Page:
Their governors might have hated Obamacare, but their attorneys general just love that Obamacare money.
Eleven states that chose not to set up their own health-care marketplaces filed court papers on Monday supporting the legality of federal subsidies that help their residents buy insurance plans through HealthCare.gov.
Those subsidies are being challenged by four lawsuits that claim only enrollees of health-care exchanges set up by an individual state can get that financial assistance, in the form of tax credits.
Illinois lawmakers may have one more chance to approve a state-run health insurance marketplace during the fall legislative session that starts today, and they are under pressure from an end-of-the-year deadline and a pending court decision.
Supporters of creating a state-run website say the impending deadline to receive up to $300 million in federal funding plus a U.S. Supreme Court decision on tax credits due in the spring create urgency. Currently, Illinois residents purchase insurance on the national HealthCare.gov website.
I'm pretty sure that in this case, "applications completed" does refer to actual "plans selected", judging from both the number from a day earlier (1,500) and the context of the quote, although I could be wrong (I also think that's supposed to read "through early Tuesday afternoon...")
Andrew Ratner, a spokesman for the exchange, said it seems to be working well so far. Ratner said 5,324 people have applied and 1,915 applications have been completed since early Tuesday afternoon.
A nice, detailed but to-the-point update out of DC (which supersedes my earlier post):
Meanwhile, as of Monday, D.C. Health Link had a little more than 9,000 visits to its website from about 6,300 visitors. The exchange had 708 total applications and 212 plan selections for 249 covered lives. Officials said they were off to a strong start toward their enrollment goals this year, though they've declined to disclose specific numbers.
This also shows the importance of using the correct number:
As I noted yesterday, the good news is that Massachusetts is posting daily metric reports on the new ACA Health Connector exchange, a level of frequency which surpasses even Minnesota.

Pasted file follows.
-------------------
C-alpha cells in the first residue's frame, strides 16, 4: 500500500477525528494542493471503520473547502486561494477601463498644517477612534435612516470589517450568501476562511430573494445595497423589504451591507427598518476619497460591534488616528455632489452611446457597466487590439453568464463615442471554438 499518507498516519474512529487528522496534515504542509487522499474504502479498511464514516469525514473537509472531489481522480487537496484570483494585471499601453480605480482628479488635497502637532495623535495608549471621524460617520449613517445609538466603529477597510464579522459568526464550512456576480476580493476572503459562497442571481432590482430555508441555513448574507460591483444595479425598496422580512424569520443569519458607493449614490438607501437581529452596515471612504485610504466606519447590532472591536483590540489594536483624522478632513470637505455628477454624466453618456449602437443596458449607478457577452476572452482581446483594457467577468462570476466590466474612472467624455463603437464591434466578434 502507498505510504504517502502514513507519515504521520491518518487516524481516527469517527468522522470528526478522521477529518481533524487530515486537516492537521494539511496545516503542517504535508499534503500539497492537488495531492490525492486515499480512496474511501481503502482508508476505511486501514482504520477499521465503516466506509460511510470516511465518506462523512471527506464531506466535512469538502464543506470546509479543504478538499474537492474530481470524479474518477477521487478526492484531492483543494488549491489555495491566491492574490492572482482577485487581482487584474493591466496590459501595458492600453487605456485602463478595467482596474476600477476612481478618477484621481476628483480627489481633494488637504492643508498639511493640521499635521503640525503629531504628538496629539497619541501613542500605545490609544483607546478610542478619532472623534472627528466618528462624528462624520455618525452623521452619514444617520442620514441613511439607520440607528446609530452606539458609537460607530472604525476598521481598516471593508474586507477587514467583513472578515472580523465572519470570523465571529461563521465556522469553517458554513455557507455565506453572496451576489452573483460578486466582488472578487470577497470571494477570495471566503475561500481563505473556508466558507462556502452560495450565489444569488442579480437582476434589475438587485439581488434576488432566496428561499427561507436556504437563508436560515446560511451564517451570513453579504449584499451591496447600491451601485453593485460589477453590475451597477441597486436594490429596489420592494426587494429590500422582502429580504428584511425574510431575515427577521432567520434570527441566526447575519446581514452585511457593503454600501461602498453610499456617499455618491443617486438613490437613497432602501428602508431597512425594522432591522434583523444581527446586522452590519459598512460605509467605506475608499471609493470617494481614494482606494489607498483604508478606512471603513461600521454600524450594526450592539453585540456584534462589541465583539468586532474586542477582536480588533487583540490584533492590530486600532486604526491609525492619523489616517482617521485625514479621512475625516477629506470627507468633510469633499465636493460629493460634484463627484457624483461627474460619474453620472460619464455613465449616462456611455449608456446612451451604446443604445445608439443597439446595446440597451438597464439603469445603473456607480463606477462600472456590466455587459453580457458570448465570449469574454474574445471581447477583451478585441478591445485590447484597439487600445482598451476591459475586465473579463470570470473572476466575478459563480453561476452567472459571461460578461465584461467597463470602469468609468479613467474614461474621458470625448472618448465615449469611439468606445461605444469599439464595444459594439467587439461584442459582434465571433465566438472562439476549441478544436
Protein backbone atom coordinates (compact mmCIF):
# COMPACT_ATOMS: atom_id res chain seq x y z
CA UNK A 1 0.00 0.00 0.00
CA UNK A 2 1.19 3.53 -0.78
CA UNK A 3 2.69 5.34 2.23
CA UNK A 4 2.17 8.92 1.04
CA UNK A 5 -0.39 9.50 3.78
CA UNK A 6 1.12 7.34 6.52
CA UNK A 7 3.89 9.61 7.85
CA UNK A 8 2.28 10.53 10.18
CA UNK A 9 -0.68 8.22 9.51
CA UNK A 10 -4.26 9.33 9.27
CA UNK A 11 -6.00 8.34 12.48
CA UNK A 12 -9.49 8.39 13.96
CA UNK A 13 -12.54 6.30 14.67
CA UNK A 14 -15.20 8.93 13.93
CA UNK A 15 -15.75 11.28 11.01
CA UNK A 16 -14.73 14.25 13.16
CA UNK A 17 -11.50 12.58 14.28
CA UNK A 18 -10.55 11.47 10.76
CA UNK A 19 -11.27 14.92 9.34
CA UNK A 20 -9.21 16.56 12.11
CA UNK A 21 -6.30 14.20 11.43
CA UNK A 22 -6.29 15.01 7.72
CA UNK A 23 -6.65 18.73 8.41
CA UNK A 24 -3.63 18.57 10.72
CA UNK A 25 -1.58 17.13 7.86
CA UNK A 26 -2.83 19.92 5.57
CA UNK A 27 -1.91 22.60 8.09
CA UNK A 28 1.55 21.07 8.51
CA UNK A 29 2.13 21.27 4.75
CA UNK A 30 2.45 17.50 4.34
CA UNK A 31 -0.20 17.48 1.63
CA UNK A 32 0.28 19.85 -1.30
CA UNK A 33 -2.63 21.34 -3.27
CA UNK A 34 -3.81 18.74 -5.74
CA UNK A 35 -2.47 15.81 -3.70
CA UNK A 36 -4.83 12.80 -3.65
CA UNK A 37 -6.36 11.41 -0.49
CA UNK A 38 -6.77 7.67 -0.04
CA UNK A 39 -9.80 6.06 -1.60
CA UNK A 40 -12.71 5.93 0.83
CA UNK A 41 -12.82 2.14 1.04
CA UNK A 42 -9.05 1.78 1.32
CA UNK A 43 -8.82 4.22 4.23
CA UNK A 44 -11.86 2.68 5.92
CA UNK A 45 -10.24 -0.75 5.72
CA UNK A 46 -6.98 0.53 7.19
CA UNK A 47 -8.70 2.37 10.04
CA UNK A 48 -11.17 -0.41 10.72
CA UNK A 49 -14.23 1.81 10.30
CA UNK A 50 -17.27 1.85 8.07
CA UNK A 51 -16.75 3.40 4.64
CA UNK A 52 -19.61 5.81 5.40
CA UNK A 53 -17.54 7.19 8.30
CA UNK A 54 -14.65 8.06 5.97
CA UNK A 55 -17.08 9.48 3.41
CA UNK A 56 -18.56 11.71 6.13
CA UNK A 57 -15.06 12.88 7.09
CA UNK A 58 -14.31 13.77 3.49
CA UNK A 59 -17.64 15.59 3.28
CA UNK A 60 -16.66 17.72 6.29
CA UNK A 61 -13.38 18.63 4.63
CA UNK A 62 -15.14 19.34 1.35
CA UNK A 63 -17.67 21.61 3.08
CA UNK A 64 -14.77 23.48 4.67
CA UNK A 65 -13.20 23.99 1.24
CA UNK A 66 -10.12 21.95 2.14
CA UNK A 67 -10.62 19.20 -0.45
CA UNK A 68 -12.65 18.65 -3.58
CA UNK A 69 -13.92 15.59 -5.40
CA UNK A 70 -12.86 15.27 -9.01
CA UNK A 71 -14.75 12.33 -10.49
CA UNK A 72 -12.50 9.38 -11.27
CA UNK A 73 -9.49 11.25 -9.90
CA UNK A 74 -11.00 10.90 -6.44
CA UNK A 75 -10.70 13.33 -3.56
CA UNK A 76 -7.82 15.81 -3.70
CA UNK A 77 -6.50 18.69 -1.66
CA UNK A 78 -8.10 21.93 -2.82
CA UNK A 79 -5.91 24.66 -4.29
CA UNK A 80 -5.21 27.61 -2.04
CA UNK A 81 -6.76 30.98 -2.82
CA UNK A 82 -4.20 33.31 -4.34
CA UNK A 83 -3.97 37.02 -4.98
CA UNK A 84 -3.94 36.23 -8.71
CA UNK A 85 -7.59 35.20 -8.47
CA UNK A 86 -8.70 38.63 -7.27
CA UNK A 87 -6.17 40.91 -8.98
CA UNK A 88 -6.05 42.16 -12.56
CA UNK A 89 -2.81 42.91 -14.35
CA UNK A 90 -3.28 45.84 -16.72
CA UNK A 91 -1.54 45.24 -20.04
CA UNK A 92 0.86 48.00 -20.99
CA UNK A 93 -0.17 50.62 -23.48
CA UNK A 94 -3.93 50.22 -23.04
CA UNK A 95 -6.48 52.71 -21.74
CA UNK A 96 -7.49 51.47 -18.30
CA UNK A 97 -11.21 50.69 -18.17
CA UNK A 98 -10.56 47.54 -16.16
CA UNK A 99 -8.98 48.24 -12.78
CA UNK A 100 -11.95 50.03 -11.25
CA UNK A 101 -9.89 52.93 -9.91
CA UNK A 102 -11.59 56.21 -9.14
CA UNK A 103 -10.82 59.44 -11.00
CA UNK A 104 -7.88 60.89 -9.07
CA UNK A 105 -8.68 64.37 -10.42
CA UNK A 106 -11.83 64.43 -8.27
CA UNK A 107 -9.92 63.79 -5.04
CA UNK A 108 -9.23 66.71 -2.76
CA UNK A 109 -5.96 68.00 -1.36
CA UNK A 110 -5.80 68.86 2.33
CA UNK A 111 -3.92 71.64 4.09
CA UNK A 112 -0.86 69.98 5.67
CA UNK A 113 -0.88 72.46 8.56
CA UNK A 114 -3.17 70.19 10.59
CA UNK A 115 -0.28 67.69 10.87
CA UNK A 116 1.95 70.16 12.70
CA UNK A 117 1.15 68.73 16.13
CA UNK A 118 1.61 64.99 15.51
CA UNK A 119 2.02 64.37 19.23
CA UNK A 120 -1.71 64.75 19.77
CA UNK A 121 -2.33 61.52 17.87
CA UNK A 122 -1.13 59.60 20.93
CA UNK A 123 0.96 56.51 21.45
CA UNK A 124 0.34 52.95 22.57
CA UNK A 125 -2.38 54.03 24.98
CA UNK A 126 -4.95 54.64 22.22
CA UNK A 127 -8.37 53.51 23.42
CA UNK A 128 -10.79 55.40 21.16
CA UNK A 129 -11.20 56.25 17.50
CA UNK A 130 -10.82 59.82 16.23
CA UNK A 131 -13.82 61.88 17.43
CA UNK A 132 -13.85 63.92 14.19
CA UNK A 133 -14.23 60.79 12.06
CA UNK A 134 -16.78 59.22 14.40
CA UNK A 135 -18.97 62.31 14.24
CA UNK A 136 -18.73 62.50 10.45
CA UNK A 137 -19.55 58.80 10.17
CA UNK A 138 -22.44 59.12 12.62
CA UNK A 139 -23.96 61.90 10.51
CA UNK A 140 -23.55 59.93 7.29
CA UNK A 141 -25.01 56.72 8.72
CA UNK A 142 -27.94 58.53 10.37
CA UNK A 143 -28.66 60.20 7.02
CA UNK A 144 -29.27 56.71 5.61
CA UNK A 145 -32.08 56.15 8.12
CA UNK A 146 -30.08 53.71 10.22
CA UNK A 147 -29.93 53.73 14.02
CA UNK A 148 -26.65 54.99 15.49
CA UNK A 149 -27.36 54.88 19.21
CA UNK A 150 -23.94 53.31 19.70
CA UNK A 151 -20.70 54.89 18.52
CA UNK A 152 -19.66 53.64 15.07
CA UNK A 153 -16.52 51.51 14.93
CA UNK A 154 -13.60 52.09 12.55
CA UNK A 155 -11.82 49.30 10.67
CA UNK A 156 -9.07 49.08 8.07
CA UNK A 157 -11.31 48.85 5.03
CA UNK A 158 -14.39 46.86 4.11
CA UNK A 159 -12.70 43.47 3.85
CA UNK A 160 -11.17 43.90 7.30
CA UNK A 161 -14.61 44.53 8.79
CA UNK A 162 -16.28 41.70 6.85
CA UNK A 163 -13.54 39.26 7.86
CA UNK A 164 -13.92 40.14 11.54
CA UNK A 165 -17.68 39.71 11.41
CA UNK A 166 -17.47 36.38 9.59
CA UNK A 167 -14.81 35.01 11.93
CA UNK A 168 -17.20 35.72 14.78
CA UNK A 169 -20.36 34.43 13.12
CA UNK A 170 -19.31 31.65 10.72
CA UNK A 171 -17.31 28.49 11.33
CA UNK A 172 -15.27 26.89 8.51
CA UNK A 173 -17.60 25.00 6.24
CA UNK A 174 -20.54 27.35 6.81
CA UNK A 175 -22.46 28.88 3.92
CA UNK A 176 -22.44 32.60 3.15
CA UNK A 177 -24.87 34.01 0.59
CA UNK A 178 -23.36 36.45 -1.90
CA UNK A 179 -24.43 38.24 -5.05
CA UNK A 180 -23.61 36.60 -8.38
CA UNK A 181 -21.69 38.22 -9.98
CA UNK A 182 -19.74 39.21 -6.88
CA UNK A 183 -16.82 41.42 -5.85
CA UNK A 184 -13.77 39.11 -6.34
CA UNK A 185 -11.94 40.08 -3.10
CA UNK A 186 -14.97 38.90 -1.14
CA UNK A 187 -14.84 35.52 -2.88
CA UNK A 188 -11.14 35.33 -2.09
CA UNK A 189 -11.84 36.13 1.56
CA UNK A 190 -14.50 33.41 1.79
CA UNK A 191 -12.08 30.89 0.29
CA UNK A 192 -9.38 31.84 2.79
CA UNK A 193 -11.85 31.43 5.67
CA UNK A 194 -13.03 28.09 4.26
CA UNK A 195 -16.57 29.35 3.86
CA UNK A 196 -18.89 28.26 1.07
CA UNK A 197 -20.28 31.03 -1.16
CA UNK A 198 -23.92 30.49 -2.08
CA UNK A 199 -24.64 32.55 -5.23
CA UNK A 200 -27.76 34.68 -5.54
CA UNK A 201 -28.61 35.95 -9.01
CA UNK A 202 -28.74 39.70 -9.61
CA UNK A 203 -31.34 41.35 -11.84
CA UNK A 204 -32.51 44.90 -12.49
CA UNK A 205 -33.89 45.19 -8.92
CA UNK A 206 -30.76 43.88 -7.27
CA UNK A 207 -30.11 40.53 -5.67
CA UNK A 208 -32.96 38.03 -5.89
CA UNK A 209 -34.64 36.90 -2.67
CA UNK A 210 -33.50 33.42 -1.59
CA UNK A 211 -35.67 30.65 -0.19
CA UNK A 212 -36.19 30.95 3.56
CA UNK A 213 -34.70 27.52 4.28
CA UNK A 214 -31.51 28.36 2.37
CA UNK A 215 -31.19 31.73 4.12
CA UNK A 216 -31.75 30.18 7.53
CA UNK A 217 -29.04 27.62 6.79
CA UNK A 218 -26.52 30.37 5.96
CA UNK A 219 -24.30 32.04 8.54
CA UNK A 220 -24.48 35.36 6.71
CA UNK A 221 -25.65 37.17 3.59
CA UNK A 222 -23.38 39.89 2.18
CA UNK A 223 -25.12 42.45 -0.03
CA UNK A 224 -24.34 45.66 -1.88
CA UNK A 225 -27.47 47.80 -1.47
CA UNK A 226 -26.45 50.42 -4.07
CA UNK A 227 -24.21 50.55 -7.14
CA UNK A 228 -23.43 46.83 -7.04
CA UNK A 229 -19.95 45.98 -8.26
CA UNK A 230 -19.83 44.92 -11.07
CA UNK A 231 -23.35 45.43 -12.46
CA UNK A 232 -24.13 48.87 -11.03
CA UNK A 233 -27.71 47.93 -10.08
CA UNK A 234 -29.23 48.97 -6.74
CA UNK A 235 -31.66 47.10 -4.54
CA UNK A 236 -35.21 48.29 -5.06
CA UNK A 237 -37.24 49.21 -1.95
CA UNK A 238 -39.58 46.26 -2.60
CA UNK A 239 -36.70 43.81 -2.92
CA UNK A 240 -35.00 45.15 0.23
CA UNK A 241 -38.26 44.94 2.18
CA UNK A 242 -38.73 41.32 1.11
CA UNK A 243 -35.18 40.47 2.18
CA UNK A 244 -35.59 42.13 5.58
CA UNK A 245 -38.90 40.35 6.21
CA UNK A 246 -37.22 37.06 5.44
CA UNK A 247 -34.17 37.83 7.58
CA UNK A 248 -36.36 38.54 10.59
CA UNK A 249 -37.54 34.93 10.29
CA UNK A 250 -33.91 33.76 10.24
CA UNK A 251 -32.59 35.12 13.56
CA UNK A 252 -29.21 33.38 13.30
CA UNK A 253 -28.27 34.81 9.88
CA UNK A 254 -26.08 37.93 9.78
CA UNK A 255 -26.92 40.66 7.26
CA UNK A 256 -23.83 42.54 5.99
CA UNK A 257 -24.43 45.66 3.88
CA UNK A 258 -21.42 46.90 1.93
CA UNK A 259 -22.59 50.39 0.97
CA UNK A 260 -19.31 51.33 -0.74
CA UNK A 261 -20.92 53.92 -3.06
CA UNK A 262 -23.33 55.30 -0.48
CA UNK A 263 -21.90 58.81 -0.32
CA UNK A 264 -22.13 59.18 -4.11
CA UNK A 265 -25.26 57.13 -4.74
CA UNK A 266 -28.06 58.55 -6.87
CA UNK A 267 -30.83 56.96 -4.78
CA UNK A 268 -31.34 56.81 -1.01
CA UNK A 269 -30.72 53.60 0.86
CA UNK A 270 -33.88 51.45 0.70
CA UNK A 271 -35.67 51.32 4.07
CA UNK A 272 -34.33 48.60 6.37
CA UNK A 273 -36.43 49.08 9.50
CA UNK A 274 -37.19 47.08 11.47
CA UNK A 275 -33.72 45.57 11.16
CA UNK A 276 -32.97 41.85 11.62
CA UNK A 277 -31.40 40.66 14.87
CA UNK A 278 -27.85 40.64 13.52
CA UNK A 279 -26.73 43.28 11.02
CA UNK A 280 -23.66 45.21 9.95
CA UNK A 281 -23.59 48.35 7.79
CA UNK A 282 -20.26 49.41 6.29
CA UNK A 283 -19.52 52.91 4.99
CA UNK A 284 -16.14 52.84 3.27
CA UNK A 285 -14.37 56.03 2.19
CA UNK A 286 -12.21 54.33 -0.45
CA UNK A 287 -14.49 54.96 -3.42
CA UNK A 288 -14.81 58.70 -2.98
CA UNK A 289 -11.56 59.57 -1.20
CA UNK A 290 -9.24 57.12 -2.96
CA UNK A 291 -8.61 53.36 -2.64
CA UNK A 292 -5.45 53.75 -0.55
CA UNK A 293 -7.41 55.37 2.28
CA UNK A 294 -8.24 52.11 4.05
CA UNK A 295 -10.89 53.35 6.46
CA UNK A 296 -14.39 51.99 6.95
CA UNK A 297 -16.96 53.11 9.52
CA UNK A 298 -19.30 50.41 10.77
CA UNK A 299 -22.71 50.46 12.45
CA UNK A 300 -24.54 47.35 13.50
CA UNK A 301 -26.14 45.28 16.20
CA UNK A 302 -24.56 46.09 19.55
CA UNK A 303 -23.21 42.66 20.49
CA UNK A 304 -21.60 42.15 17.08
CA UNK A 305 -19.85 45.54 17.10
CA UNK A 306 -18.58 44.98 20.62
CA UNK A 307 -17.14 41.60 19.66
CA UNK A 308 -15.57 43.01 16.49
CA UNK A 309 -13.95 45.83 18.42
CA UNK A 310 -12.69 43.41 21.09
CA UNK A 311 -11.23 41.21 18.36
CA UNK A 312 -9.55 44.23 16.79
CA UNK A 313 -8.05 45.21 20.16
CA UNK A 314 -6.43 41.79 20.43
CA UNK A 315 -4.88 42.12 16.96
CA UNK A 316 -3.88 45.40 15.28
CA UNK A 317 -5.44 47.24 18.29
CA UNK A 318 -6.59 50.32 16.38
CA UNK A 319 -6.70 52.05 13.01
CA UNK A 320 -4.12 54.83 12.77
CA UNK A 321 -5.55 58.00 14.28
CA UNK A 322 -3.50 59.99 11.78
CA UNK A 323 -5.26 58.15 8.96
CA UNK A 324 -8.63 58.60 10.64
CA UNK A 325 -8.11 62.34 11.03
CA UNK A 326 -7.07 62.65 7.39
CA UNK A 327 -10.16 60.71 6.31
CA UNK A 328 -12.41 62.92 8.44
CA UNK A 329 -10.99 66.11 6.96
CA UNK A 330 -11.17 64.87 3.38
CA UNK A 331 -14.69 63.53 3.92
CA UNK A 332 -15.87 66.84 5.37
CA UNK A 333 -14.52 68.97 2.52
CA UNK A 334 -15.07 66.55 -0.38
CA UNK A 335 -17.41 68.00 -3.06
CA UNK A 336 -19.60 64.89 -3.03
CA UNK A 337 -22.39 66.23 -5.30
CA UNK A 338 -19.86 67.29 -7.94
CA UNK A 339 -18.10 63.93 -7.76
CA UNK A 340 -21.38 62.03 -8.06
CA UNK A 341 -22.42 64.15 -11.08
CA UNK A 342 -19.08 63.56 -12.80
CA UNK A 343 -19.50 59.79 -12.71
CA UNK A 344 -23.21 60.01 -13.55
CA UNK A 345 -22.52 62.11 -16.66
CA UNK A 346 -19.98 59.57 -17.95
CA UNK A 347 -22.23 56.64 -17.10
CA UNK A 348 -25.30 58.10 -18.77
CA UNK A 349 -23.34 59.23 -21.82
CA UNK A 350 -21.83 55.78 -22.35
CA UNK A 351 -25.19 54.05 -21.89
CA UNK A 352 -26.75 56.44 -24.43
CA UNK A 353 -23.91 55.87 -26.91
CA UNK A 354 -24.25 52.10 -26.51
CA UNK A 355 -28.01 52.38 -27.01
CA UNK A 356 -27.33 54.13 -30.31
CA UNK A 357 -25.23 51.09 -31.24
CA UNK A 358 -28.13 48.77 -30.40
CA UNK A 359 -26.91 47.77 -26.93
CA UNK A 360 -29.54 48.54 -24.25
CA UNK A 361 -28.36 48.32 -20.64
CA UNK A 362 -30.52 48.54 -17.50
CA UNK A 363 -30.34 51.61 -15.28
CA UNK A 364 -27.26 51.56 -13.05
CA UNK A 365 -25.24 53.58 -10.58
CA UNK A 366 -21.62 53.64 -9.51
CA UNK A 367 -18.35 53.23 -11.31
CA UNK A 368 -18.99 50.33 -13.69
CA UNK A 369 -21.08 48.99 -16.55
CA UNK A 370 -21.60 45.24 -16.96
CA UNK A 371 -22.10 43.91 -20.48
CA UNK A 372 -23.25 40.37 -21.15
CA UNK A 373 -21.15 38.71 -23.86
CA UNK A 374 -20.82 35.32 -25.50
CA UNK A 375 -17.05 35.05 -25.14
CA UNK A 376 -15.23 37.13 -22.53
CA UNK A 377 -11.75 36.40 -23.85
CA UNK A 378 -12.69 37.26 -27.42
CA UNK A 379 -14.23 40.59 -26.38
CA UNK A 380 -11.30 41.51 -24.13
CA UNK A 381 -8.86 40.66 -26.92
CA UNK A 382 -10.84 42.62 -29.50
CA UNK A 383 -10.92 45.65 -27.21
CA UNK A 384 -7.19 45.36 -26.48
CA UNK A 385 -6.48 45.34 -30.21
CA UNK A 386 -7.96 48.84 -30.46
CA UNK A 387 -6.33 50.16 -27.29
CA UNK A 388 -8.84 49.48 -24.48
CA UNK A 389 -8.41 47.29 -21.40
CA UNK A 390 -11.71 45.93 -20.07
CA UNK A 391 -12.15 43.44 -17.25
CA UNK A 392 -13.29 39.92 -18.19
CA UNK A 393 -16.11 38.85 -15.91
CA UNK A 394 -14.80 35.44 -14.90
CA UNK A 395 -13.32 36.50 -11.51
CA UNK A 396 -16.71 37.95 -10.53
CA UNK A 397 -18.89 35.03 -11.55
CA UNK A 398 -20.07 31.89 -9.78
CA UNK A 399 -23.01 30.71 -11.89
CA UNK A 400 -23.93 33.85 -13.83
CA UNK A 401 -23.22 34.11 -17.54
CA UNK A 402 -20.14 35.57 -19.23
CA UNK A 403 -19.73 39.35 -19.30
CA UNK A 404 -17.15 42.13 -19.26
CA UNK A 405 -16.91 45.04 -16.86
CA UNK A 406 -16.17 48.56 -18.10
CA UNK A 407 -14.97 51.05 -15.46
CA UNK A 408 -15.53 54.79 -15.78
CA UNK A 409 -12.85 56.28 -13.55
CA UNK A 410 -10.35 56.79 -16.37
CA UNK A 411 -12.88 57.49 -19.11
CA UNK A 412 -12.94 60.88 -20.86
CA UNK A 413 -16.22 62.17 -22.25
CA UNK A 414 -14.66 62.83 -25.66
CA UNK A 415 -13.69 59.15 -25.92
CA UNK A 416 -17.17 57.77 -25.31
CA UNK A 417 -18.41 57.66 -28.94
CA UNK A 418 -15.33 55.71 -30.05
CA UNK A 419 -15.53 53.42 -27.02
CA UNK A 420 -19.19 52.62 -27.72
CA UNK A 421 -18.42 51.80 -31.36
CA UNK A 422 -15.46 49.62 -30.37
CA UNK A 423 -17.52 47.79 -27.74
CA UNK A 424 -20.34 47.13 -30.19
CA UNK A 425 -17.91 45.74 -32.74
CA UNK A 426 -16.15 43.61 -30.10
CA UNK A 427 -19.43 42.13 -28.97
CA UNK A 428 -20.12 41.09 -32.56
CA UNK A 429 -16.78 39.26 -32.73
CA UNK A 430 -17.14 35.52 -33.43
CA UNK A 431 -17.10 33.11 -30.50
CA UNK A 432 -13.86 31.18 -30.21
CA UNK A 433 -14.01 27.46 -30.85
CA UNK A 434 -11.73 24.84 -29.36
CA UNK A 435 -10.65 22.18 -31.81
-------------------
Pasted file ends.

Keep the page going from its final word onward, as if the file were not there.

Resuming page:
The (mildly irritating) news is that with all of that data being served up daily, the main number that concerns me here at ACASignups--the "number who've selected a plan"--will only be included weekly, every Monday.
Still, until then I can at least get a rough idea. The most recent official press release stated that 3,600 QHPs had been enrolled in out of 6,972 people "determined eligible" for them, or 52% of the total. This number will bounce around from day to day, no doubt, but it's a reasonable starting point to use until Monday.
So, assuming 52% of "determined eligibles" are consistently actually enrolling in policies, today's dashboard report suggests that the number for the first 4 days has reached over 8,400 out of 16,293 total:
Nice to have an official number, and like the other state-run exchanges which have overhauled their systems, Minnesota's 2015 kickoff is a massive improvement over last year:
Since the 2015 open enrollment period began on Saturday, 1,516 consumers have enrolled in Qualified Health Plans through the MNsure marketplace. By contrast, 406 consumers enrolled in Qualified Health Plans during the first two weeks of the 2014 open enrollment period, meaning MNsure has enrolled four times more people in its first four days than it did last year in two weeks. Also, 765 have enrolled in MinnesotaCare and 2,431 have enrolled in Medical Assistance. MNsure is the only place for Minnesotans to find out if they are eligible for financial assistance such as tax credits, and low-cost or no-cost coverage.
The 51 states (including the District of Columbia) that provided enrollment data for September 2014 reported nearly 68 million individuals were enrolled in Medicaid and CHIP. This enrollment count is point-in-time (on the last day of the month) and includes all enrollees in the Medicaid and CHIP programs who are receiving a comprehensive benefit package.
340,159 additional people were enrolled in September 2014 as compared to August 2014 in the 51 states that reported comparable September and August data.